US Expat In Norway - Expat Interview With Saleha

Published: 9 Nov at 1 PM
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Filed: Interviews,Norway
Saleha Mohsin is a reporter and blogger who first moved from Ohio to London in 2008 and then on to Oslo, Norway, last year. After nearly five years outside of the US she’s found out that despite her ambivalence toward American football, she's a Yankee to the core. In September she launched an expat blog called "Edge of the Arctic" (see listing here) to write about her life as an American expat Norway. When she's not dealing with the trials of being an immigrant parent in Oslo, she contributes to The Wall Street Journal and is a guest blogger for The Christian Science Monitor.

Edge of the Arctic

Here's the interview with Saleha...

Where are you originally from?
I’m from Ohio in the US but lived in London for over three years before I moved to Norway.

In which country and city are you living now?
I’m in Norway’s capital, Oslo.

How long have you lived here and how long are you planning to stay?
I moved to Oslo in November 2011 so it’s almost been a year. There’s no expiry date for my time in Norway but I hope to be back in the US in five or six years.

Why did you move and what do you do?
I’m a freelance reporter but I came to Norway because of my husband’s work.

Did you bring family with you?
I’m here with my husband and our two-year-old son.

Edge of the ArcticHow did you find the transition to living in a foreign country?
It was tough in the beginning. It takes some time to know where to buy what and get used to using Google Translate for everything from utility bills to cooking directions for frozen pizza. Besides my husband and kid, I didn't know even one person here! Handling everything yourself can be tough but we made it and it was well worth it.

Was it easy making friends and meeting people; do you mainly socialise with other expats?
It was surprisingly easy to make friends in Oslo. The international community is fabulous here. There are professional networking groups, book clubs, mother and baby groups... expats of all varieties are bonding under the midnight sun. We're a little segregated from the locals - the camaraderie between foreigners keeps us together and Norwegians have their own childhood pals and families to socialise with, although they are very nice and welcoming. I would love to have more local friends.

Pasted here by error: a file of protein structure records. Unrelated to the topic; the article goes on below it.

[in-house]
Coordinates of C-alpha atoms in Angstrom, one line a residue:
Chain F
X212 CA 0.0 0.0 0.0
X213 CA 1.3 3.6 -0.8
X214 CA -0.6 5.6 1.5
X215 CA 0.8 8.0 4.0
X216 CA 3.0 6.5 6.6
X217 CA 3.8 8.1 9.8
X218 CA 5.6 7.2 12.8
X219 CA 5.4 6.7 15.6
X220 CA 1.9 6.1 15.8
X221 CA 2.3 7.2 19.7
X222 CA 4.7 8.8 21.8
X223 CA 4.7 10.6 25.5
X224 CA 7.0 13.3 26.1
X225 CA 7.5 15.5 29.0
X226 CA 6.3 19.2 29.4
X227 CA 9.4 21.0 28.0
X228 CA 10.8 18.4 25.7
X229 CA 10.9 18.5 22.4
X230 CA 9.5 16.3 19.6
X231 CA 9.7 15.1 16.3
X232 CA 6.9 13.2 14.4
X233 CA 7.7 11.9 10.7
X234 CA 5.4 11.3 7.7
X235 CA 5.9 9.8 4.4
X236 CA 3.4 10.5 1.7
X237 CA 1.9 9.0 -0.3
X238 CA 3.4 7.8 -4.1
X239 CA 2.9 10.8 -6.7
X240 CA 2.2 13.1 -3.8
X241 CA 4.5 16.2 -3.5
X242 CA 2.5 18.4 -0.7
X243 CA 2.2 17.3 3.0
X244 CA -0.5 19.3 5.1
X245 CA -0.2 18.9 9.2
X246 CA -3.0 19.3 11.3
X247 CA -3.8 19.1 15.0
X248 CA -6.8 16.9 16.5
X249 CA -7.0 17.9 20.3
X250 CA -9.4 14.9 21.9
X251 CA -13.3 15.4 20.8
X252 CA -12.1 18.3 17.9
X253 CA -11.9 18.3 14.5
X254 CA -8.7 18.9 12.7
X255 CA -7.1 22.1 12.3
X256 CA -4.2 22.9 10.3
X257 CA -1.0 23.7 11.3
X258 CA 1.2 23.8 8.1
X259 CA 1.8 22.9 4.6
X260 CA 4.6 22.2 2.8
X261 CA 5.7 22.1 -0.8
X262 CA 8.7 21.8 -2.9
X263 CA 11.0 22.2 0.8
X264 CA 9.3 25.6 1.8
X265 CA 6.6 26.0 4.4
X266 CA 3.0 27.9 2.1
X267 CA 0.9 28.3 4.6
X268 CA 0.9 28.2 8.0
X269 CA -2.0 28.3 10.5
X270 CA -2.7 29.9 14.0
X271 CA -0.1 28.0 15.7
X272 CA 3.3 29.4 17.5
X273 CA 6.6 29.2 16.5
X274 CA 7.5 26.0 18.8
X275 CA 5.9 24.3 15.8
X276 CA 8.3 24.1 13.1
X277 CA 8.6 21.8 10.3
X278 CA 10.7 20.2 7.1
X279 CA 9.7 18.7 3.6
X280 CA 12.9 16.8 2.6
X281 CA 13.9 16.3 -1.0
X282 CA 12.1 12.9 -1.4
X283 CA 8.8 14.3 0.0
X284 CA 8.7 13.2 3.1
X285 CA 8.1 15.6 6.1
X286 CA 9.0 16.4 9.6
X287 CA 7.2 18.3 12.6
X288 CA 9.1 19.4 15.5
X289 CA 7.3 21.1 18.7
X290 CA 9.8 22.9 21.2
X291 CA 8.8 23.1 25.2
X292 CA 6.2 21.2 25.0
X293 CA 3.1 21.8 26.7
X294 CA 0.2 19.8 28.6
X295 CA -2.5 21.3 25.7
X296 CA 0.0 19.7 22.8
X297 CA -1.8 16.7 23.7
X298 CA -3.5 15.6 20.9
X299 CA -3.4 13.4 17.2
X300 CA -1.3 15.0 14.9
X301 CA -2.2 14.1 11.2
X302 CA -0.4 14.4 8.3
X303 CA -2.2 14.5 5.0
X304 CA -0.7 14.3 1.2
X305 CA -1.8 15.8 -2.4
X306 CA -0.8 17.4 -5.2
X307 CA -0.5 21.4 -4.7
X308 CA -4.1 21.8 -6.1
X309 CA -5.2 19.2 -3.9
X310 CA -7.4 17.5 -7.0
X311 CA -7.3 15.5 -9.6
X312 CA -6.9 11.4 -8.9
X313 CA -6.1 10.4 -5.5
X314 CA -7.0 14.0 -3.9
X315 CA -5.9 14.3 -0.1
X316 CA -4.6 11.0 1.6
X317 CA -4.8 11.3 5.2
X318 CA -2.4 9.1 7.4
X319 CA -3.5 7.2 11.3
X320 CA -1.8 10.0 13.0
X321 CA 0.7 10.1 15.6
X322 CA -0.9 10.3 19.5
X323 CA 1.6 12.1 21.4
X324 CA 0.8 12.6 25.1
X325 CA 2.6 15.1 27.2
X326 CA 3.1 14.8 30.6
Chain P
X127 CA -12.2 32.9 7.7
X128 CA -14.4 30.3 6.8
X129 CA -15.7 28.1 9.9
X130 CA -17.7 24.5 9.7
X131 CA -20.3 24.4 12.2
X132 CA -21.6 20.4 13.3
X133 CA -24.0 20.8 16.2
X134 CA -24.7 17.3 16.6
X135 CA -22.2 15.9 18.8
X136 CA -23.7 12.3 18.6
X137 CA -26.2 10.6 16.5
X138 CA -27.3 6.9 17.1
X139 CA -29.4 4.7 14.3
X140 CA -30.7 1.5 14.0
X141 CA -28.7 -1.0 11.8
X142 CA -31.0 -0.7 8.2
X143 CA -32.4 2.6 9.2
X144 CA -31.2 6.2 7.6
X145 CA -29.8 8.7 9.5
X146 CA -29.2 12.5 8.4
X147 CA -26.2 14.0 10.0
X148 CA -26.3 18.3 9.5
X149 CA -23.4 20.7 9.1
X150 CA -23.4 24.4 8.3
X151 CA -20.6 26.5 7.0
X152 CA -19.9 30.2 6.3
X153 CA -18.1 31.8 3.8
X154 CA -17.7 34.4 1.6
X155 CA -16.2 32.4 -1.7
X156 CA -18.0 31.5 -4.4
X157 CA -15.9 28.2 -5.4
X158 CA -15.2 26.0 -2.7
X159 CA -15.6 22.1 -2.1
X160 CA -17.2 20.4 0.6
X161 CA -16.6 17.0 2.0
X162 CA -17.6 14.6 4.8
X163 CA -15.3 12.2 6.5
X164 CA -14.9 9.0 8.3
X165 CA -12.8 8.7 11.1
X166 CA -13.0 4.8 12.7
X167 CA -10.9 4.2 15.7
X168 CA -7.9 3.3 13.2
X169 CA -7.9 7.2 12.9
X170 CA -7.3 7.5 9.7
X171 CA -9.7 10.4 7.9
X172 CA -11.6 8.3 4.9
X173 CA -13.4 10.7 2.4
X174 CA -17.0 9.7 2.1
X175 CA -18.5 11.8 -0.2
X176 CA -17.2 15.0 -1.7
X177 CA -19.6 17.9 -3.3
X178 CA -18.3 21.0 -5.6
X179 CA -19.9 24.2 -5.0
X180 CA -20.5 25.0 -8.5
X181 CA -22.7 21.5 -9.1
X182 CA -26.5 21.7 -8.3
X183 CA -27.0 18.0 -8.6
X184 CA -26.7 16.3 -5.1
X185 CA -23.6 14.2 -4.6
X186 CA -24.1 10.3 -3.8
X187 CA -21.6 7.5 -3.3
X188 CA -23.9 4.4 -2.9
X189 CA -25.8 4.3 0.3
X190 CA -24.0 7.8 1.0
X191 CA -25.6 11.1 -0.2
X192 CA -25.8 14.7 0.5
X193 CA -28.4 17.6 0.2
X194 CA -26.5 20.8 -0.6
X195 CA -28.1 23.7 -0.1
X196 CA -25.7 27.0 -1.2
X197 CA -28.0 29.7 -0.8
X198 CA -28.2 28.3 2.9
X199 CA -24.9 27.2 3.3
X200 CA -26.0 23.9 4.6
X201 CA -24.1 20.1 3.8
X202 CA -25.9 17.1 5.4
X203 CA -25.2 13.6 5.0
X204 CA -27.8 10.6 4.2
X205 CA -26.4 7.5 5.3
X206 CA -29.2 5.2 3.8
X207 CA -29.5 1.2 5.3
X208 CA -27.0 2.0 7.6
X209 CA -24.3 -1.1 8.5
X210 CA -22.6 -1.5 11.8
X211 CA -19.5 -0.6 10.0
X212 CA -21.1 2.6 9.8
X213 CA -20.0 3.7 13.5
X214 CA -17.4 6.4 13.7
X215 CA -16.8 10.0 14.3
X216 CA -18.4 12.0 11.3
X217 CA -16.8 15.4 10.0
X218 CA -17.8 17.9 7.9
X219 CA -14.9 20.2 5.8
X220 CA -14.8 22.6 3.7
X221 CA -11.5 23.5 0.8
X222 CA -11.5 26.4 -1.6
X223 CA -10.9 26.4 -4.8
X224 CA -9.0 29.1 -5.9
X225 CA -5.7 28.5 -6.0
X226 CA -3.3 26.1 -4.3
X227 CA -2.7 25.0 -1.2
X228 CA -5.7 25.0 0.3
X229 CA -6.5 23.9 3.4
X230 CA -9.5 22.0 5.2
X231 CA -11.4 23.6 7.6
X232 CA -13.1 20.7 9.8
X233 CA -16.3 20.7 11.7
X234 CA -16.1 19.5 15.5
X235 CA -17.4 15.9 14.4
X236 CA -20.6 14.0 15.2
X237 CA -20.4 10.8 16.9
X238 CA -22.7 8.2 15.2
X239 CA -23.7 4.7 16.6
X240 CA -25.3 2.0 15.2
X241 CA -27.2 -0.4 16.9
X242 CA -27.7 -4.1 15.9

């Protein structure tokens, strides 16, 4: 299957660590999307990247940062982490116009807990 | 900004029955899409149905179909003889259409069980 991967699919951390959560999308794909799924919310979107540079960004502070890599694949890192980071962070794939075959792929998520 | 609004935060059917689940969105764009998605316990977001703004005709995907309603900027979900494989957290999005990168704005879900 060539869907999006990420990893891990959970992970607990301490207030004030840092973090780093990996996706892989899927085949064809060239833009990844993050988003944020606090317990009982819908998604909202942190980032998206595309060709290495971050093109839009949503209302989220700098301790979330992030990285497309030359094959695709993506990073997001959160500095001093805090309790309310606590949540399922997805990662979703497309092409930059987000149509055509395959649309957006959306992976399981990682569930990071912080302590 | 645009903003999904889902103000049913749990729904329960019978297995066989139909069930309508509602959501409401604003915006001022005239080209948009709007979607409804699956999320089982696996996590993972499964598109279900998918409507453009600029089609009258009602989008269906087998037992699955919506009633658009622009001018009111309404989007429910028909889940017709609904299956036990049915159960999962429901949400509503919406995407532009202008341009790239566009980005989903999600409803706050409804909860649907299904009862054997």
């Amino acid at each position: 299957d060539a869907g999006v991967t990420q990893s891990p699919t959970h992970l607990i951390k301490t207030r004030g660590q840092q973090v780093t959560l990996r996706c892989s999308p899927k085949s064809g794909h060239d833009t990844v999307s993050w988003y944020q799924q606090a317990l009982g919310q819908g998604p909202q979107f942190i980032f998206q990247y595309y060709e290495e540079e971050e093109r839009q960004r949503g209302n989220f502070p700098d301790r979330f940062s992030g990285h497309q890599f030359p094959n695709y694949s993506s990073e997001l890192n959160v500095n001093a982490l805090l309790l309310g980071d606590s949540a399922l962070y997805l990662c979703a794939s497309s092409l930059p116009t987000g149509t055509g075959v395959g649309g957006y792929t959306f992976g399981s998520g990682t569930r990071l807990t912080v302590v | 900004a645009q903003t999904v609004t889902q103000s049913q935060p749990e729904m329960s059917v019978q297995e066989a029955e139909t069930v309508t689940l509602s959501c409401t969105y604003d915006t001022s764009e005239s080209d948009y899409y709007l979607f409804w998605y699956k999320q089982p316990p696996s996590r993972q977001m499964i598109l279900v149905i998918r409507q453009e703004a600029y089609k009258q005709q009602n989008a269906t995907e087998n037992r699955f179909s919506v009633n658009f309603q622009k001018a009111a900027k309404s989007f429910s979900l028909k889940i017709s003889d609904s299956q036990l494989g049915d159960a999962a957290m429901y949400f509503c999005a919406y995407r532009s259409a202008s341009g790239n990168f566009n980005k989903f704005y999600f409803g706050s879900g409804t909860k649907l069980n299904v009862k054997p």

Edge of the ArcticWhat are the best things to do in the area; anything to recommend to future expats?
There's a fabulous street called Bogstadveien filled with high street fashion and cafes. There's also House of Oslo if you appreciate Scandinavian design and an area galled Grünerløkka with vintage and off-beat stores. If shopping isn't your forte then winter sports are all the rage in Oslo. Norwegians flock to the Nordmarka Forest on weekends for cross country skiing. Besides that there are some amazing museums and loads of various cultural events going on - outdoor markets, concerts, plays, opera, ballet... you name it!

What do you enjoy most about living here?
The pace of life here is terrific if you have kids. The average work day ends around 4 or 5pm, leaving plenty of family time. Oslo is the most child-friendly place I’ve ever been to. The overground tram system and underground trains make the whole city accessible with kids, and everyone from café baristas to tram drivers are helpful and welcoming to families.

How does the cost of living compare to home?